"But to be productive and use this time to get some work done, you need to move away from multitasking. Compartmentalise tasks and block out times in your calendar for them to create structure and focus."


Organise your work space

Samantha Clarke, author of Love It or Leave It: How to be Happy at Work (Endeavor, £14.99), says that it's important to think about how you set up your working space, just as you would if you were actually at work: "Make sure that you are actually creating a space or environment that is productive and conducive to work so it isn't having adverse impact on your body. Look at your chair setup, look at the lighting. Think about how you how much time you're spending on your laptop – can you prop your laptop up or look at the way that your screen is positioned?

"Some of that induced stress impacts in our bodies in different ways, especially as you're sitting. Some people are working on sofas and a laptop on their on their laps because they don't have a set office space. Try to create better environments for you to work effectively as well as looking after your body through this change, because we don't know how long we'll be working from home for."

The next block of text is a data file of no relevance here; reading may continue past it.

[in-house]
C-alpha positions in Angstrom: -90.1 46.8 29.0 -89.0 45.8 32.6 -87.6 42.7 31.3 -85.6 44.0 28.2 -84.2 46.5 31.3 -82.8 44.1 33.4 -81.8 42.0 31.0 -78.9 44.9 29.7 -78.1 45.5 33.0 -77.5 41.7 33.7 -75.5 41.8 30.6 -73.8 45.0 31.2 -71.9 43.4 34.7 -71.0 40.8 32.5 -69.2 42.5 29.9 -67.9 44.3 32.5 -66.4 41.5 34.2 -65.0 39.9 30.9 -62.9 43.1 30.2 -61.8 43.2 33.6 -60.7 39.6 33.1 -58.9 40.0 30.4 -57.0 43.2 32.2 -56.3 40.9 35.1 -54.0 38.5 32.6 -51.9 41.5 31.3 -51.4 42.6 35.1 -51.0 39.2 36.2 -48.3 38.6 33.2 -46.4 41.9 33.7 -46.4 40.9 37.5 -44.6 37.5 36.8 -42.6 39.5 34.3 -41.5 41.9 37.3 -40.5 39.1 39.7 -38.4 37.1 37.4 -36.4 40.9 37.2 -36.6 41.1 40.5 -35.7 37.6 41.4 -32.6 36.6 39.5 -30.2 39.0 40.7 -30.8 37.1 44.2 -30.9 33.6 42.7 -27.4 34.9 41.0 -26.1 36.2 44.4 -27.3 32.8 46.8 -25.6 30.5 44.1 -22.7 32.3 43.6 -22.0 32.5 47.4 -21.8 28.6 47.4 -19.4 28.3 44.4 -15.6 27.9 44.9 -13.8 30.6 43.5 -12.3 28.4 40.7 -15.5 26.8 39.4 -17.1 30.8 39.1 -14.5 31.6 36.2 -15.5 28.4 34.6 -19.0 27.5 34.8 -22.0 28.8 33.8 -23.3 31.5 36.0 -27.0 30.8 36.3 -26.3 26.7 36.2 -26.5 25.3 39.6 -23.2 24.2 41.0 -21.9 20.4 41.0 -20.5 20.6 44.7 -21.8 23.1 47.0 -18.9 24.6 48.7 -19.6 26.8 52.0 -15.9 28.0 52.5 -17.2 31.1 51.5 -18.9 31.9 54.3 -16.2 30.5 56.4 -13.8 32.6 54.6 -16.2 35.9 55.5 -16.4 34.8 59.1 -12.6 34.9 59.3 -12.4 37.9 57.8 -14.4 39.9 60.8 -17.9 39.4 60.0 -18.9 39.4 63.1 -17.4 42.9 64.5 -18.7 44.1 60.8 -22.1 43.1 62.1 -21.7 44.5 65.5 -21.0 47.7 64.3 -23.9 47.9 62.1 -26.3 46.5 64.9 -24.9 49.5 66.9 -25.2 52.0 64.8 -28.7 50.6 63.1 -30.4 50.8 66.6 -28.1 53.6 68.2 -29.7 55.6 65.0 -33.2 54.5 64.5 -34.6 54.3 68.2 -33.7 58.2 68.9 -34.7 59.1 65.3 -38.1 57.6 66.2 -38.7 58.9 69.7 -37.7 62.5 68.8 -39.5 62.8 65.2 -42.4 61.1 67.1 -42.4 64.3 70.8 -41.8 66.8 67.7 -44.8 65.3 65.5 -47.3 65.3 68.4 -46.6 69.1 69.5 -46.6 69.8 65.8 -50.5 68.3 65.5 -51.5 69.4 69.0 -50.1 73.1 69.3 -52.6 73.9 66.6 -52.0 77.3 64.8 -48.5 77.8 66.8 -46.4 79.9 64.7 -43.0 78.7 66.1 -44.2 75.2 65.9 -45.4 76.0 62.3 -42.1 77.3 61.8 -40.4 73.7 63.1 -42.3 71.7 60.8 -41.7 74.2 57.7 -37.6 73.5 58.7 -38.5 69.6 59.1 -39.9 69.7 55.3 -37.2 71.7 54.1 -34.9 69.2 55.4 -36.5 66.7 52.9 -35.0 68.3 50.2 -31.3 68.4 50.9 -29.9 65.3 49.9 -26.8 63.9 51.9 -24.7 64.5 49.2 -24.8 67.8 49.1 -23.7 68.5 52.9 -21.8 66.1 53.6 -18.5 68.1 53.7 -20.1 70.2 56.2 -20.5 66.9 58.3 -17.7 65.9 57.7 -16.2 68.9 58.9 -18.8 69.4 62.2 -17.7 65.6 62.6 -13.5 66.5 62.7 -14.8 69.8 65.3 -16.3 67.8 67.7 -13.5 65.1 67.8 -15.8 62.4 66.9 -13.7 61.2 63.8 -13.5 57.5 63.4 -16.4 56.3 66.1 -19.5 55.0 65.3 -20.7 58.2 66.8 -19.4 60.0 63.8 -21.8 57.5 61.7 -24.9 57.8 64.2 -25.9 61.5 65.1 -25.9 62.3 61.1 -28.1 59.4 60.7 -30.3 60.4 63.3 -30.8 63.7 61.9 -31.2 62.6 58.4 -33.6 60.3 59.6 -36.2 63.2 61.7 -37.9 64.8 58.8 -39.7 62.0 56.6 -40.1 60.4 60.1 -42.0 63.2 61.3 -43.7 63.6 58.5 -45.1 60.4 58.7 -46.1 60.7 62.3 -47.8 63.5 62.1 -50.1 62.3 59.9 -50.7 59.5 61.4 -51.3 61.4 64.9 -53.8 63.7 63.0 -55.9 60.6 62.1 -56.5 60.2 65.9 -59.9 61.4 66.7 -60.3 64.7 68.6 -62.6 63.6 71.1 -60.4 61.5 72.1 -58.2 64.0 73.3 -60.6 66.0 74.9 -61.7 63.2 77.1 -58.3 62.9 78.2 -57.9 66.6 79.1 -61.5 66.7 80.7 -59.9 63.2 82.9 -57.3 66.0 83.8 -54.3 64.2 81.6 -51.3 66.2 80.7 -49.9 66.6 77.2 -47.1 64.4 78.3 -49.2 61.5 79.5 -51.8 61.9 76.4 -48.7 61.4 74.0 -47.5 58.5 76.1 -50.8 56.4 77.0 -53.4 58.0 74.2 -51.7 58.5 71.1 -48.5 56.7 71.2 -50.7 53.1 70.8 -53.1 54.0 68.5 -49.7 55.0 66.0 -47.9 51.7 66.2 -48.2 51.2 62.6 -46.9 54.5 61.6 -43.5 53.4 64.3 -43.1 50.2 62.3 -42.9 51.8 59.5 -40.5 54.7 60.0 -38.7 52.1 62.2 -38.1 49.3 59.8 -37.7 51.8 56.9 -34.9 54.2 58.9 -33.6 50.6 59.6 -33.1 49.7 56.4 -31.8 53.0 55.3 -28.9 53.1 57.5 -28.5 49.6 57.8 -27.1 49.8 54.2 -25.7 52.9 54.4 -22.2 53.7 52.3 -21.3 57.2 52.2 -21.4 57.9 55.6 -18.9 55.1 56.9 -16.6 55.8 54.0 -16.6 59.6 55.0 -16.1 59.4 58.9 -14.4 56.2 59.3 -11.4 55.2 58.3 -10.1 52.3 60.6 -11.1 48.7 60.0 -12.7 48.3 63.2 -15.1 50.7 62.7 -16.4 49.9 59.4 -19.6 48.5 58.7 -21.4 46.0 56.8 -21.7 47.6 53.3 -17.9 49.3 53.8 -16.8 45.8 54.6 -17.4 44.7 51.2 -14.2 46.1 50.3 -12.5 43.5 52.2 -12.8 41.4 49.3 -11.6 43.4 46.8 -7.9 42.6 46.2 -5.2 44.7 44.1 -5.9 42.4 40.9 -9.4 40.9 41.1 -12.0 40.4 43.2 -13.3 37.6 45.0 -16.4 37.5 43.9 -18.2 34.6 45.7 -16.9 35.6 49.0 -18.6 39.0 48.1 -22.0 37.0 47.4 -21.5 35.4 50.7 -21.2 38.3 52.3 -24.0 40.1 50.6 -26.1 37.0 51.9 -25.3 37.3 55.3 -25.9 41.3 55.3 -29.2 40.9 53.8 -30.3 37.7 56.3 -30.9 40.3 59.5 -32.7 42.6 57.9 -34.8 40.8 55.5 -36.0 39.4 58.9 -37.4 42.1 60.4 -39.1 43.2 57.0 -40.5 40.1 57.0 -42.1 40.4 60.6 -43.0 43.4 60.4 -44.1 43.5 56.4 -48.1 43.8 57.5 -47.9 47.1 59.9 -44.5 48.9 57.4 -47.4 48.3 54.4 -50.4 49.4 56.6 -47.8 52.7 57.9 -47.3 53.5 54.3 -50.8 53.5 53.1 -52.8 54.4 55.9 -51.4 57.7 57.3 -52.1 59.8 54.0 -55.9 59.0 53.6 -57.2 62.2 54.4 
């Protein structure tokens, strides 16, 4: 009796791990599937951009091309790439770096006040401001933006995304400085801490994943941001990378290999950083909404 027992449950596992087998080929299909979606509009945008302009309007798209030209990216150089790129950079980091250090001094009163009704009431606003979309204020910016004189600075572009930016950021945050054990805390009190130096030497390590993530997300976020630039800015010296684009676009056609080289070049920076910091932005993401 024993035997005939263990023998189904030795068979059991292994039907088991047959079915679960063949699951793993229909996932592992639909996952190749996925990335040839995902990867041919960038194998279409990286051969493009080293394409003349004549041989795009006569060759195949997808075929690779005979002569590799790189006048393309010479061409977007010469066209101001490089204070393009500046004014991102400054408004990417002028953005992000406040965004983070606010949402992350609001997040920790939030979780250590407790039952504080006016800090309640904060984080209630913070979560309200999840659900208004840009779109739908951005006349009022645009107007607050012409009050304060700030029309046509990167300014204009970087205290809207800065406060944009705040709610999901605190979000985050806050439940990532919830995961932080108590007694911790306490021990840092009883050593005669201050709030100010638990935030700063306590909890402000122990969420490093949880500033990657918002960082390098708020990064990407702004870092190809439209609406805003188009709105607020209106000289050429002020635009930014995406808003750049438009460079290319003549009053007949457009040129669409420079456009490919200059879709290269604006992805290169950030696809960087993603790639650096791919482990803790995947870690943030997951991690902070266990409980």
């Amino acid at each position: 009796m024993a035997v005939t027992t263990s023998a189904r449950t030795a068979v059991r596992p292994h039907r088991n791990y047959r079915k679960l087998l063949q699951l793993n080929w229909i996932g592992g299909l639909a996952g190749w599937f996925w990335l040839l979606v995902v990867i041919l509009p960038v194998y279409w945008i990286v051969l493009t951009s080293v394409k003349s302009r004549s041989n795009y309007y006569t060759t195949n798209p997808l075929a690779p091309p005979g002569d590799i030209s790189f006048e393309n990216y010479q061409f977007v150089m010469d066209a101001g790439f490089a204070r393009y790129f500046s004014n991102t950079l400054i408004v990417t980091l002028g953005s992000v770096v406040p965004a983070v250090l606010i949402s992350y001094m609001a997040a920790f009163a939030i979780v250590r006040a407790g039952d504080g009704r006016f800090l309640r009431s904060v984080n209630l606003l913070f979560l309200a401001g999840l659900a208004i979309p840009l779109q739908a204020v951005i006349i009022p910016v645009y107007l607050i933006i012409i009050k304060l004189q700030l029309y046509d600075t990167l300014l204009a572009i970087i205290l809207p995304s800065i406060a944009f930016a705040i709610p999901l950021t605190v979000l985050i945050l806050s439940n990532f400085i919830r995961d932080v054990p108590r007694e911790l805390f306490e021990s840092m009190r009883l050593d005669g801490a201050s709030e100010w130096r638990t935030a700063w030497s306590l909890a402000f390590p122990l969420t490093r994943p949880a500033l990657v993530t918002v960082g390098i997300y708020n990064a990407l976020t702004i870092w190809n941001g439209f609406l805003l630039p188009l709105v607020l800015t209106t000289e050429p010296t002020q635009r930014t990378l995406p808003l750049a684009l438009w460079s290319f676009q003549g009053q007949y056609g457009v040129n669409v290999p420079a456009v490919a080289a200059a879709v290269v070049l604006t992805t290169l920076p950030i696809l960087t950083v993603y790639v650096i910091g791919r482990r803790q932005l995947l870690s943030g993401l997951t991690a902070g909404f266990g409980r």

Create a ritual as part of your routine

"Light a candle with an energising scent to denote that it is time for work. Switch it up for something soothing when it's time to down tools," Suzy Reading says.


Take regular breaks to help you focus

"Give yourself permission to take breaks when concentration flags and infuse movement (good old chicken wing shoulder rolls work a treat)," says Suzy Reading. "Breathwork, mini restorative yoga poses like legs up the wall, music can help, or a dose of nature therapy/fresh air – even if its a just walk around the block where possible. You could also try gazing out the window at the moving cloudscape."

Suzy Glaskie recommends pausing every 45 minutes and doing some gentle stretches and stresses the importance of taking regular screen breaks: "It’s easy to become chained to your laptop, promising you’ll take a break 'just after I’ve replied to this email' but make yourself go for a walk, preferably in nature – try a local park. You’ll come back feeling infinitely calmer, more clear-headed, more positive and ready to tackle your work."

Unsplash/Christin Hume

Make sure you have a dedicated work space in your home

If you can, try to set aside an area of your home as a place for work so that it doesn't intrude into your home life. Suzy Glaskie says: "As far as possible, keep your work to one designated area and close the door on it when you’re done rather than returning to it repeatedly throughout the evening.